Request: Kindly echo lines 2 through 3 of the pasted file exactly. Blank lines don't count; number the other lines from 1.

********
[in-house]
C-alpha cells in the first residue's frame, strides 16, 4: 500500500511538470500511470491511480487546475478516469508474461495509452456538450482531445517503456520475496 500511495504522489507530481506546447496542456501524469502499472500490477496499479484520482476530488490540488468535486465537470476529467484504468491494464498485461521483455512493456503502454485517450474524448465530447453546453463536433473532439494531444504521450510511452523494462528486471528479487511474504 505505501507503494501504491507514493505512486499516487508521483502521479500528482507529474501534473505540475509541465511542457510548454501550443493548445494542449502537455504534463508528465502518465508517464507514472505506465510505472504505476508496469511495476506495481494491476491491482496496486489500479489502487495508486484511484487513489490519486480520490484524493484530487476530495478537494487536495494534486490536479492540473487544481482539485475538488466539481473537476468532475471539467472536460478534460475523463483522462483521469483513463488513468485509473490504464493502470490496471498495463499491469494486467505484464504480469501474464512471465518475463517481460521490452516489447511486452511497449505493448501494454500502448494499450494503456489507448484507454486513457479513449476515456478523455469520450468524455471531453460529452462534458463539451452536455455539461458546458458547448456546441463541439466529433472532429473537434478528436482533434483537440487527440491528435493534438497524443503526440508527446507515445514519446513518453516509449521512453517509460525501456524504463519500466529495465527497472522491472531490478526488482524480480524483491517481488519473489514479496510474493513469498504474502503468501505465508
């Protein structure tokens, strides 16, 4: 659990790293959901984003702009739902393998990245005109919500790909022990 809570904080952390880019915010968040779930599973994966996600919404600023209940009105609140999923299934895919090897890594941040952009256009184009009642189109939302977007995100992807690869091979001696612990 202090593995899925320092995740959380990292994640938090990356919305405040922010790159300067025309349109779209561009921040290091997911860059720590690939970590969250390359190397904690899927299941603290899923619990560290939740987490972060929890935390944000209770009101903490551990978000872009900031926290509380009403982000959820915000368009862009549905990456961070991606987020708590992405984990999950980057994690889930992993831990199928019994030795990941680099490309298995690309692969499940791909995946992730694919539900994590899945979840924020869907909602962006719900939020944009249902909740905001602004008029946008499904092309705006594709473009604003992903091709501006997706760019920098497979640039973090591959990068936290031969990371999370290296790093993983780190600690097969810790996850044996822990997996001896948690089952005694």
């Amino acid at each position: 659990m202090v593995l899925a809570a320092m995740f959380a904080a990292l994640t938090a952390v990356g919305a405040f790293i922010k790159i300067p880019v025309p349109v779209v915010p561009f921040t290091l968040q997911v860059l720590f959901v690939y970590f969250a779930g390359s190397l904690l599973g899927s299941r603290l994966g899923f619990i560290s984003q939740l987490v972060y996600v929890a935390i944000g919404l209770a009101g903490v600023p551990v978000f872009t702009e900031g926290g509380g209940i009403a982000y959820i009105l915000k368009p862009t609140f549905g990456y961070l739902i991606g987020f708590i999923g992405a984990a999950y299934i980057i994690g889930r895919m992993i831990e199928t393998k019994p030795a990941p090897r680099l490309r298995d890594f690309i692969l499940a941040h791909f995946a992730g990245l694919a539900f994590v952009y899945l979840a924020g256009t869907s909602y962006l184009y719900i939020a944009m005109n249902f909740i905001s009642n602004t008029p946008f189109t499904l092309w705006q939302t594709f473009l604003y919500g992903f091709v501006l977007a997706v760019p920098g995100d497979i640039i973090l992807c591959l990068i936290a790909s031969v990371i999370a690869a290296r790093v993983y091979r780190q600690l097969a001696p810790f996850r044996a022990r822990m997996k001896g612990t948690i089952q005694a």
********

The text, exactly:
C-alpha cells in the first residue's frame, strides 16, 4: 500500500511538470500511470491511480487546475478516469508474461495509452456538450482531445517503456520475496 500511495504522489507530481506546447496542456501524469502499472500490477496499479484520482476530488490540488468535486465537470476529467484504468491494464498485461521483455512493456503502454485517450474524448465530447453546453463536433473532439494531444504521450510511452523494462528486471528479487511474504 505505501507503494501504491507514493505512486499516487508521483502521479500528482507529474501534473505540475509541465511542457510548454501550443493548445494542449502537455504534463508528465502518465508517464507514472505506465510505472504505476508496469511495476506495481494491476491491482496496486489500479489502487495508486484511484487513489490519486480520490484524493484530487476530495478537494487536495494534486490536479492540473487544481482539485475538488466539481473537476468532475471539467472536460478534460475523463483522462483521469483513463488513468485509473490504464493502470490496471498495463499491469494486467505484464504480469501474464512471465518475463517481460521490452516489447511486452511497449505493448501494454500502448494499450494503456489507448484507454486513457479513449476515456478523455469520450468524455471531453460529452462534458463539451452536455455539461458546458458547448456546441463541439466529433472532429473537434478528436482533434483537440487527440491528435493534438497524443503526440508527446507515445514519446513518453516509449521512453517509460525501456524504463519500466529495465527497472522491472531490478526488482524480480524483491517481488519473489514479496510474493513469498504474502503468501505465508
């Protein structure tokens, strides 16, 4: 659990790293959901984003702009739902393998990245005109919500790909022990 809570904080952390880019915010968040779930599973994966996600919404600023209940009105609140999923299934895919090897890594941040952009256009184009009642189109939302977007995100992807690869091979001696612990 202090593995899925320092995740959380990292994640938090990356919305405040922010790159300067025309349109779209561009921040290091997911860059720590690939970590969250390359190397904690899927299941603290899923619990560290939740987490972060929890935390944000209770009101903490551990978000872009900031926290509380009403982000959820915000368009862009549905990456961070991606987020708590992405984990999950980057994690889930992993831990199928019994030795990941680099490309298995690309692969499940791909995946992730694919539900994590899945979840924020869907909602962006719900939020944009249902909740905001602004008029946008499904092309705006594709473009604003992903091709501006997706760019920098497979640039973090591959990068936290031969990371999370290296790093993983780190600690097969810790996850044996822990997996001896948690089952005694």